LOVE IS A MANY-SPLENDORED THING
February 9, 2012
By Audrey Fraizer
They met on a dance floor 41 years ago and never let go, not through his career on the railroad keeping them apart days at a time or, lately, her medical problems convincing them to move from their home to seek treatment a state away.
“She’s been wonderful to me,” said Gary Fisher, 65, and a long-time resident of Fort Wayne, Ind. “She’s gotten me through a lot of things. Now it’s my turn to help her.”
Sara Fisher, also 65, has cancer of one lung and for the past year has endured chemotherapy following major surgery to remove the tumors. She was recovering at home when the inconceivable happened.
“She went into the kitchen to get a soda,” he said. “The next thing I hear is a thump.”
Gary rushed to the room, finding Sara slumped over a chair. She wasn’t conscious. She wasn’t breathing. He laid his wife on the floor and called 9-1-1. For the next four minutes he became master of something he had never done before under the direction of EMD Melissa Smith.
Without Smith, Gary doesn’t want to think about what could have happened.
“No doubt about it, the CPR saved her life,” he said. “Her doctor said it was a miracle. My wife is one in a million.”
Smith, a dispatcher for TRAA in Fort Wayne, said Gary sounded distressed, and understandably so. He had difficulty explaining the situation, pleading for an ambulance to save the life of his beloved companion.
Smith asked if he had ever provided CPR. He said “no.” Well, she told him, let’s get started.
“He did exactly what I told him,” Smith said.
Gary pushed harder when instructed and opened the door for the arrival of emergency crews. He acknowledges Smith for her “fantastic” patience and compassion, although at the time all he could do was think about saving Sara.
Fire department first responders/EMTs arrived six minutes into the call, about three minutes ahead of the Three Rivers Ambulance Authority (TRAA) paramedic unit. Paramedics shocked her four times before transport to the hospital as part of a sequence of events Gary calls his five-hour nightmare on the evening of Sept. 5, 2010.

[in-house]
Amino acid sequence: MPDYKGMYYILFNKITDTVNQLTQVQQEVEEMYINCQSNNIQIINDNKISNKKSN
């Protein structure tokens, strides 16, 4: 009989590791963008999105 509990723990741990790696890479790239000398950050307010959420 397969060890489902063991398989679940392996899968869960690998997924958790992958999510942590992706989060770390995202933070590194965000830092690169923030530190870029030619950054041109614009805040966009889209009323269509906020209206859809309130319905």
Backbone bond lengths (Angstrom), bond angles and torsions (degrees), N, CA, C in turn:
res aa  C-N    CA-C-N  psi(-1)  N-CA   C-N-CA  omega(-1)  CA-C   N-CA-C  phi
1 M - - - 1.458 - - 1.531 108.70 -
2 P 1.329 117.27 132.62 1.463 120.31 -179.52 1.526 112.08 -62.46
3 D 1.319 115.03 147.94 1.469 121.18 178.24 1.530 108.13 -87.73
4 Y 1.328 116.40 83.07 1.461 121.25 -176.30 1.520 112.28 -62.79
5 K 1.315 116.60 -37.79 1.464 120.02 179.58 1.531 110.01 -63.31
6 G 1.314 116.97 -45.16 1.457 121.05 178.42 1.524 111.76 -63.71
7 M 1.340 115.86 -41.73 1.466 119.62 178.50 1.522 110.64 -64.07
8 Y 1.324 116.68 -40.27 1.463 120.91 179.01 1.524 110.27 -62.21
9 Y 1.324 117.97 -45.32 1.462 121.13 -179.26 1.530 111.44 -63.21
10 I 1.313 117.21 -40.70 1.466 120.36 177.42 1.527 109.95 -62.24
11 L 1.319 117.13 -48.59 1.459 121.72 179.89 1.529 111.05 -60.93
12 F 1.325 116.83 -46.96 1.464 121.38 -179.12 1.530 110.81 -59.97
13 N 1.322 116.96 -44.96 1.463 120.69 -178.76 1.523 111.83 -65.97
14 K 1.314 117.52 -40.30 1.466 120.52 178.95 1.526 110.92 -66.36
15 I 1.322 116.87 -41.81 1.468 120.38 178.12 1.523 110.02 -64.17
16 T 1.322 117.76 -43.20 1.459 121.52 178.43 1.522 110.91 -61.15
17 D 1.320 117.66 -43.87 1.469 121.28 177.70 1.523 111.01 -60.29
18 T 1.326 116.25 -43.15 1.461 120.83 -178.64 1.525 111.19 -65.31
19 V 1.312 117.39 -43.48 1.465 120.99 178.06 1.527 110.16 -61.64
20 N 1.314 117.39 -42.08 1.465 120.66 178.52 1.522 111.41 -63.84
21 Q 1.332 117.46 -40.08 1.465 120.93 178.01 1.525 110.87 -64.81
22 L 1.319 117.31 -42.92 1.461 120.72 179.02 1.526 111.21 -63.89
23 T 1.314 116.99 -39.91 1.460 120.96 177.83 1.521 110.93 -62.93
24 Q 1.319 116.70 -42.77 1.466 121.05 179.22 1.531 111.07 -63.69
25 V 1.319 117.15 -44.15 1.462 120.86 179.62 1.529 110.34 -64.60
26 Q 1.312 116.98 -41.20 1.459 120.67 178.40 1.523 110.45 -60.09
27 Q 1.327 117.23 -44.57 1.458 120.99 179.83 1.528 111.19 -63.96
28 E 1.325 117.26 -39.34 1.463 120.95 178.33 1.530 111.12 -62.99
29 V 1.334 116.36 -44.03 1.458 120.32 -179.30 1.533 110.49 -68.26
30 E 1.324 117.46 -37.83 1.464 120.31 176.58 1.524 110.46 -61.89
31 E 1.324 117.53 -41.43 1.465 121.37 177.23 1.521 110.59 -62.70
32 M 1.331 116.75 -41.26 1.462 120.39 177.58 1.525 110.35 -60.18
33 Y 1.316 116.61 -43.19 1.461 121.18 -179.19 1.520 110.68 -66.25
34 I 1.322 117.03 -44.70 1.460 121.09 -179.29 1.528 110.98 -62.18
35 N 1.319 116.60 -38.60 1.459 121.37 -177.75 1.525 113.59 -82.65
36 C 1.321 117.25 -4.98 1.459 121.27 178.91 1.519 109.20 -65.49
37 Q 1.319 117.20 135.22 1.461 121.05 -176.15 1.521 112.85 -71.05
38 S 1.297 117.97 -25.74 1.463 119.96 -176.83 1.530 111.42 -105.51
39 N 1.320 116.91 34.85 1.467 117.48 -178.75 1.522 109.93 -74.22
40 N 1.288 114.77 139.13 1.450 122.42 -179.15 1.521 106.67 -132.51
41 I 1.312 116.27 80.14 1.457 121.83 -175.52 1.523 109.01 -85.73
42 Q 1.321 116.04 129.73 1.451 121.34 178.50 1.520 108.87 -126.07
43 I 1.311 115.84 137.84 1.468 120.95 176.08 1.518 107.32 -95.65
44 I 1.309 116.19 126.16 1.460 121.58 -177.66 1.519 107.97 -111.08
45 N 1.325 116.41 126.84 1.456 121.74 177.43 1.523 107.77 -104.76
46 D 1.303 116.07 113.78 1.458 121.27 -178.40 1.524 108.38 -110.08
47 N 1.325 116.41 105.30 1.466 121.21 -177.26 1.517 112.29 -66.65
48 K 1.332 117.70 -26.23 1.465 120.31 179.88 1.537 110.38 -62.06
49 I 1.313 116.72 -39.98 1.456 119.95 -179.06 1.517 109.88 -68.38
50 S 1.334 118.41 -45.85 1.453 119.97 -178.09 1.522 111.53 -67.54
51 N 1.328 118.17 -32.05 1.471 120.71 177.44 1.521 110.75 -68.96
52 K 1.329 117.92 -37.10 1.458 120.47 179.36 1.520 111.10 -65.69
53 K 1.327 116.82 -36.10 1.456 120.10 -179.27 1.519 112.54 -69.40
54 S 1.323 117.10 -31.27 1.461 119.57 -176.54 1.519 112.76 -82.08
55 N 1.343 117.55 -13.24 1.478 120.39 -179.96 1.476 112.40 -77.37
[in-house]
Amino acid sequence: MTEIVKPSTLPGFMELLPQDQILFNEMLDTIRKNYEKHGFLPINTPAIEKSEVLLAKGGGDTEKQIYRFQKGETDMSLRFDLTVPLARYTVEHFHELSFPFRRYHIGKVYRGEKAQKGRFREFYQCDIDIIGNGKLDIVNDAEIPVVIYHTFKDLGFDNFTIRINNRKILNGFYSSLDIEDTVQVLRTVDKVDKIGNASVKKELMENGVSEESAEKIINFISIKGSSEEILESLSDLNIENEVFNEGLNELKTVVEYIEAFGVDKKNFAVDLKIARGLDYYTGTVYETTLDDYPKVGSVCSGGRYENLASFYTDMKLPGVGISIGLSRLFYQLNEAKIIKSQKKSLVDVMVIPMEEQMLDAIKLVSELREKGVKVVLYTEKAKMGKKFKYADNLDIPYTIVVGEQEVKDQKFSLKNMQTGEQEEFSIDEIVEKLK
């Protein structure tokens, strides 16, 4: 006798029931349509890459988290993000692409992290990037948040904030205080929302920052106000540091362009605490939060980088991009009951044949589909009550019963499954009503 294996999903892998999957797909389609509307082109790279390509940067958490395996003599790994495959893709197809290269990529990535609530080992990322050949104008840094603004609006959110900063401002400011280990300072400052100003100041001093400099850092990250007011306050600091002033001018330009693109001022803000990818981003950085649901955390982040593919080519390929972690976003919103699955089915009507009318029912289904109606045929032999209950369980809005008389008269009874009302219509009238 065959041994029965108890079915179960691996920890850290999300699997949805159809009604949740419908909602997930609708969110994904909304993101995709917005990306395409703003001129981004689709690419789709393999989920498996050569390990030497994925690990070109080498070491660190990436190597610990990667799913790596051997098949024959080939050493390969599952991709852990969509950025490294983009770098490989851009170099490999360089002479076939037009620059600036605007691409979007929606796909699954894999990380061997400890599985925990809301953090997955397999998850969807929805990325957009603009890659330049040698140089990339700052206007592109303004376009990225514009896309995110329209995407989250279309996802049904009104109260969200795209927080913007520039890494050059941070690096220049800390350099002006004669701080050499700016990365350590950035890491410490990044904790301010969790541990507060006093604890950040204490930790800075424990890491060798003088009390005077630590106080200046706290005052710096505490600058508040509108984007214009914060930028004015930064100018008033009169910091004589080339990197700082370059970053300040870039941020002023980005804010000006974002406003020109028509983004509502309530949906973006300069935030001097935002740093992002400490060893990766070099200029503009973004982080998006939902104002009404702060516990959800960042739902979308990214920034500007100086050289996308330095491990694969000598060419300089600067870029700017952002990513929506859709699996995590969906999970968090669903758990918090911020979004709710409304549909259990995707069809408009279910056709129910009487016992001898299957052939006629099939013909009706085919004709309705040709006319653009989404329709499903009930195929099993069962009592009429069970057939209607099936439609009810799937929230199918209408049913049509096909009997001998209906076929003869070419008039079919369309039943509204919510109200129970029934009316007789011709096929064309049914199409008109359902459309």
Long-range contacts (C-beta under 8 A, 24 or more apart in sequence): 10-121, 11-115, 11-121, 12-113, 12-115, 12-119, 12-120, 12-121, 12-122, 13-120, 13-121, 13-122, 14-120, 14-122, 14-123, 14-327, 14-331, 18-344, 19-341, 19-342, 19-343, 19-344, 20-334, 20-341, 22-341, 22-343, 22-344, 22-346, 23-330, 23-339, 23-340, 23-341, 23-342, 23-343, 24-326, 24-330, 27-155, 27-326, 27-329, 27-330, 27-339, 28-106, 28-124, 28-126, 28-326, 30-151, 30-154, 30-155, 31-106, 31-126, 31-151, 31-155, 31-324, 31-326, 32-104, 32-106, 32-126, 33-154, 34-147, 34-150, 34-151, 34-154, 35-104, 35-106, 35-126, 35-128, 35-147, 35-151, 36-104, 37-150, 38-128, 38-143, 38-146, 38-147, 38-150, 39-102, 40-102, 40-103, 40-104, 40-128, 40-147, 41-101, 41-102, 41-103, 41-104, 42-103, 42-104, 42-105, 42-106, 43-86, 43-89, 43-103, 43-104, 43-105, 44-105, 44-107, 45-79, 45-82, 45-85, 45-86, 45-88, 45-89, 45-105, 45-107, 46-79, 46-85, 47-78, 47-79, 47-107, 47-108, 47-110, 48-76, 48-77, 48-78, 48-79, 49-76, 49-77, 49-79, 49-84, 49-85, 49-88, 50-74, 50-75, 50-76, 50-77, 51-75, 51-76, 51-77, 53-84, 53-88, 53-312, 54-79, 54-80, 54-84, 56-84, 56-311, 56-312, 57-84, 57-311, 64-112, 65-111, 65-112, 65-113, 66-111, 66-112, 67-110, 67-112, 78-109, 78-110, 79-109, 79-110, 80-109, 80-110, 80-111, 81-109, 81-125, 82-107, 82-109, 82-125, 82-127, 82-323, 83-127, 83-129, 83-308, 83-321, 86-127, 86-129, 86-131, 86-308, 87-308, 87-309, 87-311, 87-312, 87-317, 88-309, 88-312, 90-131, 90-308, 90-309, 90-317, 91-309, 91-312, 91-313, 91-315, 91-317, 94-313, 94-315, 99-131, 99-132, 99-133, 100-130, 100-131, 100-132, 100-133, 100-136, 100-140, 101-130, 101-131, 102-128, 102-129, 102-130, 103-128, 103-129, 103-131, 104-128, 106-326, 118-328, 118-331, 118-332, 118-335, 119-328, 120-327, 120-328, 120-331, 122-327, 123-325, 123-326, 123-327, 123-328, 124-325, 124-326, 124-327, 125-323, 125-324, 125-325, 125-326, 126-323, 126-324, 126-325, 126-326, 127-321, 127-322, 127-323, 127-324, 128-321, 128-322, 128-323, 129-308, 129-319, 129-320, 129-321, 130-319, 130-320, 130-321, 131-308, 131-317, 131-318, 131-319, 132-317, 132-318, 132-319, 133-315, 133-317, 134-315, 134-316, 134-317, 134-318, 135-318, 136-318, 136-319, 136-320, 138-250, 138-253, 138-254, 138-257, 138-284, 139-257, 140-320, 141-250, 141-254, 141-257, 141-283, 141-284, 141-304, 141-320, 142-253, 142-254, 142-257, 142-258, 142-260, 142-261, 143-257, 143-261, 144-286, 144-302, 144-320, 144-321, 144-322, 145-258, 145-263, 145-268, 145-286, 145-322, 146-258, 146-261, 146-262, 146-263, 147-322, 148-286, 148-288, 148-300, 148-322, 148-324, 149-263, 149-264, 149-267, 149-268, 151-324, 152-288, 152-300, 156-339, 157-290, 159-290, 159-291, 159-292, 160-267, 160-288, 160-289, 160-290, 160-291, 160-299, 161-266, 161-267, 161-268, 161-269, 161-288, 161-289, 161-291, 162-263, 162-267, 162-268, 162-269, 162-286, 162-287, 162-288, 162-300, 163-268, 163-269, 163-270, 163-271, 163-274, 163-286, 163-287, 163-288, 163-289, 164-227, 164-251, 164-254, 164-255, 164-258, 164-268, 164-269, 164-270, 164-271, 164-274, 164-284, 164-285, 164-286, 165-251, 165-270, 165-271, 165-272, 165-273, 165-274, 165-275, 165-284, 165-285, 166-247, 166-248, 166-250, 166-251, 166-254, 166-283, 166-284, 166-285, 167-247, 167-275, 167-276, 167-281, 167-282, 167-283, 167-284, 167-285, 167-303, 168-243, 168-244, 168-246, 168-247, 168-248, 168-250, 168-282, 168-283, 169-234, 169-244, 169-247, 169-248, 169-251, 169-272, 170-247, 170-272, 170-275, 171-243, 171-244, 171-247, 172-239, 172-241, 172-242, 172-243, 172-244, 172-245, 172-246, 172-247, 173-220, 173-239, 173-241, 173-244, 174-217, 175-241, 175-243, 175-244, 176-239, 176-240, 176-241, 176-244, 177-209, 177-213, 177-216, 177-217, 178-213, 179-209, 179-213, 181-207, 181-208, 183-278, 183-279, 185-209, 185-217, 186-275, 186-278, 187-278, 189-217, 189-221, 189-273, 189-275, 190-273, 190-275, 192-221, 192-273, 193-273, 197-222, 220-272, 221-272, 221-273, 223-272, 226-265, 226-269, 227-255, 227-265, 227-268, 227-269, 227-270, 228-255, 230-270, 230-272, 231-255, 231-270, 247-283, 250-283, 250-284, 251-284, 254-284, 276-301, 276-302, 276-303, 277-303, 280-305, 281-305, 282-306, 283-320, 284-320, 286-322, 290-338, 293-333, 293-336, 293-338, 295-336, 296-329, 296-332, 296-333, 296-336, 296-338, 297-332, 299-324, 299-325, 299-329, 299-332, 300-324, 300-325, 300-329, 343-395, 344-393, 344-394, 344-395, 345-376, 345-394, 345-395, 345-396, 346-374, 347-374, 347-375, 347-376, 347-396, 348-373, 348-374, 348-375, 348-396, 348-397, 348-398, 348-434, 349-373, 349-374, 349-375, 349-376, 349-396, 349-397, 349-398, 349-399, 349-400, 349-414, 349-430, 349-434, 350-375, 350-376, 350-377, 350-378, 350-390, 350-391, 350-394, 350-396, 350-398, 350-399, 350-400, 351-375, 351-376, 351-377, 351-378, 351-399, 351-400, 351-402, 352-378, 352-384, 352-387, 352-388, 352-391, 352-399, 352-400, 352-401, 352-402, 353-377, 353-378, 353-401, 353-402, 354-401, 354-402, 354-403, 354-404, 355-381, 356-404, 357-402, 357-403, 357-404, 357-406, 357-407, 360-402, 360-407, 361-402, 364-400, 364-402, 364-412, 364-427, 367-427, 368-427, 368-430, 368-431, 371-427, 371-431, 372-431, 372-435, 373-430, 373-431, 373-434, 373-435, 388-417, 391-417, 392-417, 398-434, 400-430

Probably the toughest part was the 15 minutes EMS worked on her at their home, Gary said. She was intubated at the scene and therapeutic hypotherma was initiated using ice packs and cold fluids to decrease her core body temperature. Her initial assessment wasn’t good. A cardiologist at the hospital told Gary she wouldn’t likely pull through.
Although survival rates for out-of-hospital cardiac arrest differ, the national average hovers around 14% depending on the emergency treatment system available. While bystander CPR performed correctly (e.g., using Pre-Arrival Instructions (PAIs) from a trained EMD) has been shown to increase survival rate, statistics show that it’s applied in than 30% of out-of-hospital arrests.
But Gary held on, despite the prognosis.
“After 41 years, I wasn’t ready to let her go,” he said.
The next day, a Monday, Sara opened her eyes but only for a moment. Gary said she squeezed his hand and whispered, “don’t leave me.” He told her he was there forever. By Tuesday, she was able to talk. Sara couldn’t remember anything from Sunday, the evening of a cardiac arrest they later learned was due to low potassium levels associated with the cancer treatments.
In 11 days, she was sent home from the hospital wearing a defibrillator. A check-up in November confirmed their hope. Her heart was performing “extremely well,” Gary said, and by January she could be shedding the medical vest.
Sara and Gary celebrated her 65th birthday in November. After the holidays, they planned a temporary move to the Chicago area for further cancer treatments. He expects to be back home in a year or less. Sara, he said, would be there, too, able to continue the ordinary events Gary will never again take for granted.
“She makes it all worthwhile,” he said. “There was someone bigger than you and me watching out for her.”
Smith is grateful for the help she was able to give but credits Gary for his ability and willingness to follow the Pre-Arrival Instructions.
“She made it through and I feel great about that,” said Smith, an advanced EMT for the same ambulance service for 10 years before transferring to the communications center in 2008. “We give instructions and try to assess what’s going on but the process is only as good as the person performing the CPR.”
TRAA responds to approximately 34,000 calls for service per year. They responded to 232 cardiac arrest calls in 2010 (through November), with a 36.2% success rate for pulse return.
TRAA is also a founding member and supporter of the Three Rivers CPR Task Force and the annual Don’t Miss a Beat CPR campaign. The Don’t Miss a Beat program is a community-wide effort to provide free mass training of hands-only CPR to the public multiple times during the year.